“Pony Power” was strong last summer after the United States won medals at the World Combined Pony Championship held in Knabstrup, Denmark, in July.
Miranda Cadwell, the Chronicle’s Driving Horseman of the Year, won an individual gold medal with her pair of Welsh Cobs, and the team won the bronze medal. This is the second time that a U.S. pony driver has won an individual gold medal–Suzy Stafford did it in 2005 with Sybil Humphreys’ Cefnoakpark Bouncer, but this is the first team medal for the ponies.
The pony drivers in the United States have their acts together. They work together for the common goal, to get selected for the World Championships and then to win medals. The drivers and their supporters sell and wear shirts, caps and vests throughout the year, not just after the selection, to help raise funds for whoever gets picked.
They’ve maintained an exceptional spirit of sportsmanship, cooperation and friendship that’s sometimes perceived as lacking in our other teams. That spirit bore fruit in Denmark.
Not everyone on this year’s team had stellar performances, proving that winning a team medal is a team effort.
Tracey Morgan missed a gate in an obstacle and was eliminated on the marathon, but she gave her teammates valuable help in cones. Stafford, driving “Bouncer” again, flung her navigator off the back of her carriage when she hit a post and incurred extra penalties.
But some drivers managed to pick the Championships as their moment to peak. Lisa Stroud’s game, which had been improving all year long, came together, and she finished just shy of an individual bronze medal. Back at home, she proved it wasn’t a fluke by winning at The Laurels at Landhope CDE (Pa.), then the USEF National Championship at Fair Hill (Md.).
Cadwell spent the summer in Europe with her sister Keady, who was training for the World Pair Championships. She credited her success not only to the dynamic duo that she drives, but also to the experience gained by competing earlier in the year on the championship site and by going head-to-head with her future World Championship competitors.
The pair horse drivers who represented the United States at the World Pair Championship in Warka, Poland, all had their share of disappointment.
One of Lisa Singer’s horses was spun at the horse inspection. Larry Poulin’s horses lost some of their bloom while training in Europe, but he was really deflated after dressage when the judges ranked him from third to 35th, for an overall 16th placing. One of Keady’s horses came up lame before arriving at the competition, and then another didn’t pass after the marathon.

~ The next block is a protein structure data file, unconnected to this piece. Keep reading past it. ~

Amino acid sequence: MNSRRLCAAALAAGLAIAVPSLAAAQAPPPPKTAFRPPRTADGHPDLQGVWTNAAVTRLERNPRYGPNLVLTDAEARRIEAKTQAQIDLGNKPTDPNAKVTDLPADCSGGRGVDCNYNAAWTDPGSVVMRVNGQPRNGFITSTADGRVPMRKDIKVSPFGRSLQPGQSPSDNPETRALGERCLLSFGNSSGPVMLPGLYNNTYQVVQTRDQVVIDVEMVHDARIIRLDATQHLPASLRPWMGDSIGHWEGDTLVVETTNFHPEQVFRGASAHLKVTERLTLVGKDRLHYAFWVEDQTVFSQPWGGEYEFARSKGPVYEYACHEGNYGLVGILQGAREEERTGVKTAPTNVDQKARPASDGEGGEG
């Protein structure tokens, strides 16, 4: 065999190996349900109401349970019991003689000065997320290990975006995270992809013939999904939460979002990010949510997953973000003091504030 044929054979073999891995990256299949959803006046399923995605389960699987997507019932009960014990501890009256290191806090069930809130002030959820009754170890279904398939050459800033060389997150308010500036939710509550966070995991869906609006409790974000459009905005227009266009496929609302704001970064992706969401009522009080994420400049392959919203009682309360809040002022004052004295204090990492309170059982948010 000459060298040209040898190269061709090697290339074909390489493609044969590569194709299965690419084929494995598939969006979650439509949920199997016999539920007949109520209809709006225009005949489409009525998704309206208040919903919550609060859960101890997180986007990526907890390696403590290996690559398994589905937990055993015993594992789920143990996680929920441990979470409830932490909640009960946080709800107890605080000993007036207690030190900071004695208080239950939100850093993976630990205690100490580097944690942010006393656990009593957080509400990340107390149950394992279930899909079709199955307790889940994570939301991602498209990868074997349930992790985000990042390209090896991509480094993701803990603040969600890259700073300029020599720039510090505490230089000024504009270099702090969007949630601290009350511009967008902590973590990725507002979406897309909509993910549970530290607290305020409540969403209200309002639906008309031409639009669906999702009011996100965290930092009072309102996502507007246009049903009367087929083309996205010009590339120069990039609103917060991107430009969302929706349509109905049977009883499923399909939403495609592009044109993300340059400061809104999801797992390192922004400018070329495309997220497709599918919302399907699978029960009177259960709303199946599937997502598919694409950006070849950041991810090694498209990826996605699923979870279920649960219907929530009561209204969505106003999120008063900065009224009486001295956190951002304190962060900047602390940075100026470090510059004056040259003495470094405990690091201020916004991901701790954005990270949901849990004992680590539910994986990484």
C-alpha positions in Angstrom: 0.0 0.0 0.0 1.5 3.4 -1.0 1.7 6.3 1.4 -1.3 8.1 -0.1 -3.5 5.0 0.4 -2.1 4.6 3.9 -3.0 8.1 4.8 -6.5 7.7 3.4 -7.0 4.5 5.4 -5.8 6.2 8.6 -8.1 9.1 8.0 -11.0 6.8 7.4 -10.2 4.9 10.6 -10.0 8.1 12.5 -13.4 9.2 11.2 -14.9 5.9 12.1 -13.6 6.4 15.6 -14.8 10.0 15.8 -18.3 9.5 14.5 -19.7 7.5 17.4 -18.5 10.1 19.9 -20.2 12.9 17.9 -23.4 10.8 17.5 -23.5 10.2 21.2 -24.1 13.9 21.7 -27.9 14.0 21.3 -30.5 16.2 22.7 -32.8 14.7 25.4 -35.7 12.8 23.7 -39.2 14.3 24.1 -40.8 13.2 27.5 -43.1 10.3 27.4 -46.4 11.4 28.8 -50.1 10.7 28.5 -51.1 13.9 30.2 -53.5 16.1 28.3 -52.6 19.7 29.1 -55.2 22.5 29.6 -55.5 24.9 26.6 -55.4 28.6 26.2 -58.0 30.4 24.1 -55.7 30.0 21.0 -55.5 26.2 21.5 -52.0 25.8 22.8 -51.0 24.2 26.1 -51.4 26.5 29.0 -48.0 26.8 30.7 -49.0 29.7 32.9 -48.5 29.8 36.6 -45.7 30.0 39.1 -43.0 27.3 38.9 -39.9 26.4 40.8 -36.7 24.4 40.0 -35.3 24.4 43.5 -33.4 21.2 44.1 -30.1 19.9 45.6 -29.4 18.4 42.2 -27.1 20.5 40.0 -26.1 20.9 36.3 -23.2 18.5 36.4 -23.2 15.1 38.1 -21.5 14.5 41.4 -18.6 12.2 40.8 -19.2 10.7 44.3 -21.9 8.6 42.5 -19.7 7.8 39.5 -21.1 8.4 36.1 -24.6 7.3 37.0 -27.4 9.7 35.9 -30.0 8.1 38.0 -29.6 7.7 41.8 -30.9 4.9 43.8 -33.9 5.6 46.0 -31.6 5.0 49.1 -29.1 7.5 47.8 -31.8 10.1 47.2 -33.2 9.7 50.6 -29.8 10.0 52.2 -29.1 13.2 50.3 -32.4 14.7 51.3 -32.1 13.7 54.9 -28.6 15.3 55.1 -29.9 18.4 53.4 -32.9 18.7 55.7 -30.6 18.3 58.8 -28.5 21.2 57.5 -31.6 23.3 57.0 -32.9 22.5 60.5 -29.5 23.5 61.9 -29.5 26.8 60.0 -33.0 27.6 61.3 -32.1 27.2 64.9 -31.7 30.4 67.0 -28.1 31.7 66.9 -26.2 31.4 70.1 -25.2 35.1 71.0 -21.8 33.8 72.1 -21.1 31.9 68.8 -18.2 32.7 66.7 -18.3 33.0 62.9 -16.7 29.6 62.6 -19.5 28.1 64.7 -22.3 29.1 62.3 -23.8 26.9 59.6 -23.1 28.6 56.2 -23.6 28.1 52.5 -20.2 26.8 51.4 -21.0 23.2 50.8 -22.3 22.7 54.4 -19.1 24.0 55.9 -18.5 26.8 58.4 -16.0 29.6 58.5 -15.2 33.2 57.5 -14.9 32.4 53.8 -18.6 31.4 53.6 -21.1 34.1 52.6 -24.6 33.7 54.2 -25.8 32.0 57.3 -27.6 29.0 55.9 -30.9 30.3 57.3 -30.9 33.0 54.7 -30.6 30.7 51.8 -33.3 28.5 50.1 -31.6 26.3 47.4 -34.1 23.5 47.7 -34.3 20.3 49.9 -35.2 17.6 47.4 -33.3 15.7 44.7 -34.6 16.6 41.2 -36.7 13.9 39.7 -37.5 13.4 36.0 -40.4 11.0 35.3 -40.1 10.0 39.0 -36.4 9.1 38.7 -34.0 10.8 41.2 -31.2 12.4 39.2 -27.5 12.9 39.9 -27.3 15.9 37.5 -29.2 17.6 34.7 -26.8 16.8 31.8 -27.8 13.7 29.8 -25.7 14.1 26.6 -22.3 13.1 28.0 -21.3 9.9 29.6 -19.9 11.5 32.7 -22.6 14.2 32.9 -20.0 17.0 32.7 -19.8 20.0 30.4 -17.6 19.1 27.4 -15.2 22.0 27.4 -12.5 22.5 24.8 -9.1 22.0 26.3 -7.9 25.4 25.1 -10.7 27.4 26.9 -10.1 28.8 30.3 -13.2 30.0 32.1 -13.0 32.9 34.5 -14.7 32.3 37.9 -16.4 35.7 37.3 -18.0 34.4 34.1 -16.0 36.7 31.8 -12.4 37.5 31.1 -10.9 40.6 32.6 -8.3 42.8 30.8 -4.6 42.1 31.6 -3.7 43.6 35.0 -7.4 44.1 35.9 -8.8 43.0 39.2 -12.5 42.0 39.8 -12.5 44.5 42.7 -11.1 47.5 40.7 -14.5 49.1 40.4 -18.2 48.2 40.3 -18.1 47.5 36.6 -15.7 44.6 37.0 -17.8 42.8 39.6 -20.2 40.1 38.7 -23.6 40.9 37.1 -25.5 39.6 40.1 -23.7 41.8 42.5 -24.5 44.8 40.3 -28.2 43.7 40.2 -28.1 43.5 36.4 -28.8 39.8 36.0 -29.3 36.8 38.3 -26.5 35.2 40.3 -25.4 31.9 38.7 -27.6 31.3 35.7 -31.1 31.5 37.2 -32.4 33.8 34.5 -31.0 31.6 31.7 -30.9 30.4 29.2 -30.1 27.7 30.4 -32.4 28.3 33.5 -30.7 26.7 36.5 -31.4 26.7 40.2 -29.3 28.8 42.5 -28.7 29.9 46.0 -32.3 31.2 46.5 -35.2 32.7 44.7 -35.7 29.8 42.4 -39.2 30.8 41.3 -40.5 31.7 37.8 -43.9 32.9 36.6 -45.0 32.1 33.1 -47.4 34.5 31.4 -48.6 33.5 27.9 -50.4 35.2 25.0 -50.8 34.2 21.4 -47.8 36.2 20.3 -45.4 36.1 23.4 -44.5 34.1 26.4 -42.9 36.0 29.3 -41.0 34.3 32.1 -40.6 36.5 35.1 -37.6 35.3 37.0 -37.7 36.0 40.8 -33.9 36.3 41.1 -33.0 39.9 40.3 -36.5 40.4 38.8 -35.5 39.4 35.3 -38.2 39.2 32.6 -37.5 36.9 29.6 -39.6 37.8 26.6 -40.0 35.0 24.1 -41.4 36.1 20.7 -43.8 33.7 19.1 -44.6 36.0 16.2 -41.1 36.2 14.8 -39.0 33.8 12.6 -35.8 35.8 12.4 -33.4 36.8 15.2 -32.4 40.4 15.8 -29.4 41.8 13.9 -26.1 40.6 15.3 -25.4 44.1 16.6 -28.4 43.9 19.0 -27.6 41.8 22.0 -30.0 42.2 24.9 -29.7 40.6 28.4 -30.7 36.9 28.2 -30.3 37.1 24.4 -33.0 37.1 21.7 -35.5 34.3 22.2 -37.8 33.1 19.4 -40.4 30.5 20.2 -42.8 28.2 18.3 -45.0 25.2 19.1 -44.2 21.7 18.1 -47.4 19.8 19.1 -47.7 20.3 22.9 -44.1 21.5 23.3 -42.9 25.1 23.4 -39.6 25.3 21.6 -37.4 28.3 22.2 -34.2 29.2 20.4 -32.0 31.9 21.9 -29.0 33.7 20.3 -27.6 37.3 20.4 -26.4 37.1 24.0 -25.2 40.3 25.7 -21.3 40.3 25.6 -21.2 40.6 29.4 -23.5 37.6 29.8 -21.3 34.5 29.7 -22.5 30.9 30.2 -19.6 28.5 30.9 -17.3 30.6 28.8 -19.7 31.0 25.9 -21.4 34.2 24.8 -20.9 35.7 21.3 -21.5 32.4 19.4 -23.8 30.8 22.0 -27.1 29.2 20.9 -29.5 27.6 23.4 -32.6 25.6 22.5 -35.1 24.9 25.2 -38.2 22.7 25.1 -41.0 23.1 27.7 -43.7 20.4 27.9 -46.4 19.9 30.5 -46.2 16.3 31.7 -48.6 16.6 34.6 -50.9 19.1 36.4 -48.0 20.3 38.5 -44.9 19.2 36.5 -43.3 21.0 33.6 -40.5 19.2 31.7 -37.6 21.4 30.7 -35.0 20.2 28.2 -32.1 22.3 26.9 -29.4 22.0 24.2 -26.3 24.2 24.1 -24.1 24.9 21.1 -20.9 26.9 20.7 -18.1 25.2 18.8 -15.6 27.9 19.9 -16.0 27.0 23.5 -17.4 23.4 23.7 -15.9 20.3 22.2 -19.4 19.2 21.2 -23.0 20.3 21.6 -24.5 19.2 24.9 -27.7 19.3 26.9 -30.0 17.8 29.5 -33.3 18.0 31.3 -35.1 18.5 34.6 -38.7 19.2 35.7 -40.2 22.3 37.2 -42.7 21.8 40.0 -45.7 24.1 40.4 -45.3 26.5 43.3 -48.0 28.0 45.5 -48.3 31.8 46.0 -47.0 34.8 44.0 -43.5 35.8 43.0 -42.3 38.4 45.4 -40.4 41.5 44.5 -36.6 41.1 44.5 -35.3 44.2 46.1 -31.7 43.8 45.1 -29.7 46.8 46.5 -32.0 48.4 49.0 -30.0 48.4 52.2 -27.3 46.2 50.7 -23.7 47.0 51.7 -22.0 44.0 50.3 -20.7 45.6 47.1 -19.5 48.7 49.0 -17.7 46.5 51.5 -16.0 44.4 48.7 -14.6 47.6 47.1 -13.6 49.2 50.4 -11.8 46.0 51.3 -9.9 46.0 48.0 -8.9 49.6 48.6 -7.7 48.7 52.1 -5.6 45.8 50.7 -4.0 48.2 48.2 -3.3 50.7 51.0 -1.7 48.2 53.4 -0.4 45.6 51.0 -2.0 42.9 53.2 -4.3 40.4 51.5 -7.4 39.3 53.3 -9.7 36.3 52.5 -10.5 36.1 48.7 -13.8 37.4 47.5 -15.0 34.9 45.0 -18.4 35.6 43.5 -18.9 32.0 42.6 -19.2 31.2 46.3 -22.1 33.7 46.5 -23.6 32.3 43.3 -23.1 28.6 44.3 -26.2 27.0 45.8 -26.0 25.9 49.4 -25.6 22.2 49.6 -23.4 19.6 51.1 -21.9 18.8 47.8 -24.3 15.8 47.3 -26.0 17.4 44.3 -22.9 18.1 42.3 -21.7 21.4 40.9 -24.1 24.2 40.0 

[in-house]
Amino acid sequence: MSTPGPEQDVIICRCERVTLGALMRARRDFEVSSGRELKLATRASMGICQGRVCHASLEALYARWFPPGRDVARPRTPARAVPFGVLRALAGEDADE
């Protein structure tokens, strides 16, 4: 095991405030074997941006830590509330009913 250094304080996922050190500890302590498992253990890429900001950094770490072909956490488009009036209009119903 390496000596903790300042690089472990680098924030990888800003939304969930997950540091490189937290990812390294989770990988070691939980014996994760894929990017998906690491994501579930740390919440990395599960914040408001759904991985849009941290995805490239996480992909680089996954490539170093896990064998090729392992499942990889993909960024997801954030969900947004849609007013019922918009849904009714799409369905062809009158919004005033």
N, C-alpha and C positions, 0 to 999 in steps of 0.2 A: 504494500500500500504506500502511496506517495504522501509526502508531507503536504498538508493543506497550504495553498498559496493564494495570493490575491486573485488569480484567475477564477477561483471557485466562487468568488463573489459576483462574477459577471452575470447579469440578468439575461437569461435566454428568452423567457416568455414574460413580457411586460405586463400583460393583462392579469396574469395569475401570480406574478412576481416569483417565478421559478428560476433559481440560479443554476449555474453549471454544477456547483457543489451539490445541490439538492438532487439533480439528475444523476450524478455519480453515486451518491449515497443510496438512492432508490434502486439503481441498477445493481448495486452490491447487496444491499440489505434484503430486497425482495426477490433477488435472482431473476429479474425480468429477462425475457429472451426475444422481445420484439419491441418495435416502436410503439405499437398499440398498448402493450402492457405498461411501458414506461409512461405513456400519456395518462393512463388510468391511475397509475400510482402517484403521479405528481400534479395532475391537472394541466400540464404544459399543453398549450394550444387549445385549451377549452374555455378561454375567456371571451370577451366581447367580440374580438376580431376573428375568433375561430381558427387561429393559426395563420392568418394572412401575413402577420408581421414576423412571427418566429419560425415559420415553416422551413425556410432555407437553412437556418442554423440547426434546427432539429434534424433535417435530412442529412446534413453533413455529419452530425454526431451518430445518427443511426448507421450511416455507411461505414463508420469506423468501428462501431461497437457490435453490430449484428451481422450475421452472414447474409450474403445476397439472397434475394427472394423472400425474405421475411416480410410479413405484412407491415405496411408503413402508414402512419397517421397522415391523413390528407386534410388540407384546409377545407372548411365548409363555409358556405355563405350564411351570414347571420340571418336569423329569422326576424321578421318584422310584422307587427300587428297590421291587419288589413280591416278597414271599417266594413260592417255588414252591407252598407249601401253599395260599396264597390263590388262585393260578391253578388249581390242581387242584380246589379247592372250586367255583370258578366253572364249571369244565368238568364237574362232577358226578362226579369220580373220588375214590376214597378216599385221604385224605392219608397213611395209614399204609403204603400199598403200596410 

In spite of adversity, all three drivers made the best of the hand they were dealt and soldiered on; the team finished seventh out of 17 countries.
Raising The Bar
Some people on the U.S. Equestrian Federation’s High Performance Committee are strong advocates of training and competing abroad, and the success of the pony team would seem to prove their case.
In a perfect world, all contenders would ship over to Europe in the spring and compete every weekend. And going head-to-head with so many of equal or superior skill would be beneficial.
Even I know from experience with a different sport (golf) that I score better when I play with someone better than me. But it isn’t a perfect world, and drivers have families and jobs that require their occasional attendance. And not many drivers have unlimited funds. Those drivers who are able to manage family, career and finances while training and competing are amazing people. And they are generous. Drivers who have never competed on European soil have nonetheless learned from those who have.
With the lure of the Alltech FEI 2010 World Equestrian Games, we should see some new faces putting four-in-hands together in anticipation of participating as a member of the host team. So far, Arizona’s Josh Rector is the only new competitor on the scene.
There are already rumblings about the participation of the European four-in-hands at the WEG. Without financial assistance, it seems doubtful that many countries will send full teams, and some many not be able to send any.
The cost to send four to six horses per driver plus equipment across the Atlantic is beyond comprehension to many Europeans. Perhaps countries with the best drivers and best shot at winning medals—Germany, the Netherlands, Hungary and Great Britain—might send one or two drivers. But for other countries like Italy, Spain and Slovakia, it seems unlikely that they’ll be able to or even be willing to raise the money to come.
|Up-And-Coming Young Drivers
The members of the American Driving Society have taken the bit and become enthusiastic camp administrators and counselors. The number of camps for young drivers has continued to increase over the past four years, with the number of participants increasing as well.
The formats range from day camps to week-long sleepover camps with counselors ranging from local experts to Paul Sidwell, current World Champion single driver.
A study done by the ADS early in 2007 indicated that their largest demographic is women in their early 50s, so it’s interesting that so much enthusiasm has been directed toward the development and expansion of camps and training programs for our youth. It must be midlife maternal instincts of that demographic.
With so many drivers–very active drivers– eligible for AARP membership, it’s heartening to see many young adults in their 20s becoming serious competitors. Arizona’s Josh Rector made his four-in- hand debut in 2007 at the advanced level. He competed against the likes of Chester Weber, Tucker Johnson and Jim Fairclough, and while he didn’t beat them, if he sticks with his program, he probably will soon.
Speaking of AARP membership, a noticeable increase has been seen in the driving populations in the southern states in the past few years. As many are close to retirement, if not already there, more and more people are spending time in areas such as Aiken, S.C., Ocala, Fla., and Southern Pines, N.C. These equestrian communities are swelling as drivers are
These regional Meccas provide more than warm weather for arthritic bones and an extension of the training year. Each of the areas mentioned above can boast a number of driving celebrities as residents, providing opportunities to train and drive with the crème de la crème.
In Southern Pines, a series of one-day CDEs throughout the fall, winter and early spring often have 40 or more entries and provide an opportunity to tune up for upcoming CDEs.